This small town in Alaska would be better referred to as "MOVIELAND U.S.A." It's one of those quirky places found only in romantic comedies, but rarely in real life where kooky townsfolk reside and involve themselves in bizarre traditions that add to the local flavor. When Margaret begrudgingly arrives we watch her struggle with her luggage for a half hour before coming to terms with the family dog, participating in quirky family rituals and going to the local strip club. Through it all, we discover (not too surprisingly) that Margaret is a lonely woman who's thrown herself into her career because she has no family or man in her life, as if those are the only acceptable reasons a woman would have for doing such a hideous thing. Her blackmailing plan may be taking an unexpected detour when she starts to feel something not only for this family, but Andrew. If you've seen the posters or DVD cover, you know where this is going, but what's surprising is how clumsily it gets there.
It would be opportune to talk about the chemistry between Bullock and Reynolds...if there was any. Well, at least there's chemistry of a professional kind because the two are believable as employer and employee which is refreshing given how often workplace scenes are botched in movies like this. I appreciated that Peter Chiarelli's screenplay didn't cave in to idiocy and present Margaret as a cartoonish caricature along the lines of Meryl Streep's Miranda Priestley in The Devil Wears Prada. Someone could watch this and probably recall bosses they had who were far worse than Margaret and Bullock wisely plays her as a demanding, successful woman who behaves like this because she feels she has something to prove. You could see how she could possibly have the respect of the office and not just merely their fear and disdain. The character isn't doing this for evil thrills, which would have cheapened the entire story. Bullock is really great in these early scenes and so is Reynolds, playing the only assistant I've seen in a comedy who's actually excellent at his job.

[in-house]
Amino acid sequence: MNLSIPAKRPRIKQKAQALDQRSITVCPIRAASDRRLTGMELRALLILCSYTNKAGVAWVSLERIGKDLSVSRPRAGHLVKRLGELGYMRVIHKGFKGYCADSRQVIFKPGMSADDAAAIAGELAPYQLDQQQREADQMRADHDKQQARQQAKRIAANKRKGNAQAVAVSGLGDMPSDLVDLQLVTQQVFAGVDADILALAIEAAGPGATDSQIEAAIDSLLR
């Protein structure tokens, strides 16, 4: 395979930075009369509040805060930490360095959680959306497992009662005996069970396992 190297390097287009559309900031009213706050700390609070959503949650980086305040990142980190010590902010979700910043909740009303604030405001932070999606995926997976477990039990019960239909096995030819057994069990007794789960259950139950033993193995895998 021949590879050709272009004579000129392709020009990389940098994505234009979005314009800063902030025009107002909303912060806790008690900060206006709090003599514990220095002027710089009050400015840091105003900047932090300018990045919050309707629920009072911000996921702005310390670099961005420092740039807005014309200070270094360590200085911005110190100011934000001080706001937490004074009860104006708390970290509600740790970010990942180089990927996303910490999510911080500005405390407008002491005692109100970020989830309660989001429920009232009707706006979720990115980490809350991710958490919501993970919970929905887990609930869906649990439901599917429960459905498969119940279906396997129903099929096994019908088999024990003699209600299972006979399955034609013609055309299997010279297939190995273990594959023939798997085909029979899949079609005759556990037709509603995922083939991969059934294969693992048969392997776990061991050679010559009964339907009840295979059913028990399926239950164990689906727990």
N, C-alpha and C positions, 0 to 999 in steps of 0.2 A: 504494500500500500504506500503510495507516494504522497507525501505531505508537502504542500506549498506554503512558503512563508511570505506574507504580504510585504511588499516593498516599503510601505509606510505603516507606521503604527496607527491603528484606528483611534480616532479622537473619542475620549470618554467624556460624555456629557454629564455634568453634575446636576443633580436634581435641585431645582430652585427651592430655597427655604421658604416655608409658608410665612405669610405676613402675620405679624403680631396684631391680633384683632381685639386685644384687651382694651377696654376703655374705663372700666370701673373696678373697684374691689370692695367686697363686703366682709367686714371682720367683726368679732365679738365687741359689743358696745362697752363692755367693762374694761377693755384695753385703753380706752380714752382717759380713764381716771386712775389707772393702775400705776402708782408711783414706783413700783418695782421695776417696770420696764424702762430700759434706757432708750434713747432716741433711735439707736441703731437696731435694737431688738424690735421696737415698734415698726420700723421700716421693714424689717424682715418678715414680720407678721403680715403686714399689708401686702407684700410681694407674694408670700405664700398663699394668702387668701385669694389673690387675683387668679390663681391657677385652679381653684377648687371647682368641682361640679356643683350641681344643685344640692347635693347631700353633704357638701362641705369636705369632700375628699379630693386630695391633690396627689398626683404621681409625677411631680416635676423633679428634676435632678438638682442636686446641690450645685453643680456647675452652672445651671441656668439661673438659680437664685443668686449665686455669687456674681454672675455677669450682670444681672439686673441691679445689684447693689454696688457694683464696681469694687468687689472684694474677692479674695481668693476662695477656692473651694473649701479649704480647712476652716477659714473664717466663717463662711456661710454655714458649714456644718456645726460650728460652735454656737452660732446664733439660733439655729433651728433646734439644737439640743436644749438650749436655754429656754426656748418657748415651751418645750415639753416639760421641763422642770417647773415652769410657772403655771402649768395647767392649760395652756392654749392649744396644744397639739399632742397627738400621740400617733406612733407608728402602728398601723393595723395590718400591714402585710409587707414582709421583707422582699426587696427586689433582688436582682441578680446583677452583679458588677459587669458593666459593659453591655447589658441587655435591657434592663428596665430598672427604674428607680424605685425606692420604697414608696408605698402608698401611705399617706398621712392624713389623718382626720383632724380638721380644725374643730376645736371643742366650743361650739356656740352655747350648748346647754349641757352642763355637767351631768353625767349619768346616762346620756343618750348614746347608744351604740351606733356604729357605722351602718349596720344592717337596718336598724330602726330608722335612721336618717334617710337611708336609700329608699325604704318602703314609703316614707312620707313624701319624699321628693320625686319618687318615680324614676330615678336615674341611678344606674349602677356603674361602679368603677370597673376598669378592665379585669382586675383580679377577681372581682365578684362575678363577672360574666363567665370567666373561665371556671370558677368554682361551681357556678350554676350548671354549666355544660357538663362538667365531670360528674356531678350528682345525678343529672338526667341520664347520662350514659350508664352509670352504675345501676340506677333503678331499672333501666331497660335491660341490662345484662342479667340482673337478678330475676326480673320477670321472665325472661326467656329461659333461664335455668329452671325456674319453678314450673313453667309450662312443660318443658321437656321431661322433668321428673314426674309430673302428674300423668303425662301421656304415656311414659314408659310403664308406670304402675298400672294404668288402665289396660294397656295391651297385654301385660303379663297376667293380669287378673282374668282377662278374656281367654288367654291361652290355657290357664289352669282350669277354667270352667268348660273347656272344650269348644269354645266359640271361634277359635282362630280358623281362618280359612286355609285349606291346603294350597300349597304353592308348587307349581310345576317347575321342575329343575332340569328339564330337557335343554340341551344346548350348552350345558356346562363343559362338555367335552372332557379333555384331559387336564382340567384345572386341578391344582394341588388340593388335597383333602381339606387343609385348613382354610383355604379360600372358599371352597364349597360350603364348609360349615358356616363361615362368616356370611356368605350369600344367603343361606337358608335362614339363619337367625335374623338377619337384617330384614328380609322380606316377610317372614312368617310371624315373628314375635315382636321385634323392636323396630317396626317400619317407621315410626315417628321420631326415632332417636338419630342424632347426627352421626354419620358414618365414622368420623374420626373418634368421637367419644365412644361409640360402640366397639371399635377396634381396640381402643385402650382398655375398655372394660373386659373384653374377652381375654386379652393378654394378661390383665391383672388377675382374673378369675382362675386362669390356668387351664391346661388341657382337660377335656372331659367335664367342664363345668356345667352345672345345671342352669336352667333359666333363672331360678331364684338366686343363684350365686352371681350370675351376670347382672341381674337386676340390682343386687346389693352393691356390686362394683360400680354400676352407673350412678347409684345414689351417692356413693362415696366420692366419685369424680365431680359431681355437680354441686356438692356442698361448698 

It's unfortunate that the qualities that make Margaret a believable boss of a major company are exactly the same ones that make her blossoming relationship with Andrew ring false. Margaret does still come across as a total bitch and Bullock isn't the kind of actress capable of selling the miraculous transformation this script calls for. And while I commend the movie for going against the grain in casting an older woman opposite a younger man, and am impressed Bullock hasn't gone under the surgeon's scalpel to get roles, she just looks too old for him. That wouldn't be distracting if the character of Margaret had a youthful energy about her but she doesn't at all. She's a depressed grouch. So the film unintentionally distorts the story into one of a likable guy in the prime of a his life being blackmailed by his older, boring boss. Even in rare moments when the chemistry is there they never seem to be more than buddies and Reynolds (who I normally like) almost seems impossibly likable, to the point of blandness. The leads aren't necessarily the problem, although both have delivered far better performances in the past. A couple of the supporting players fair worse.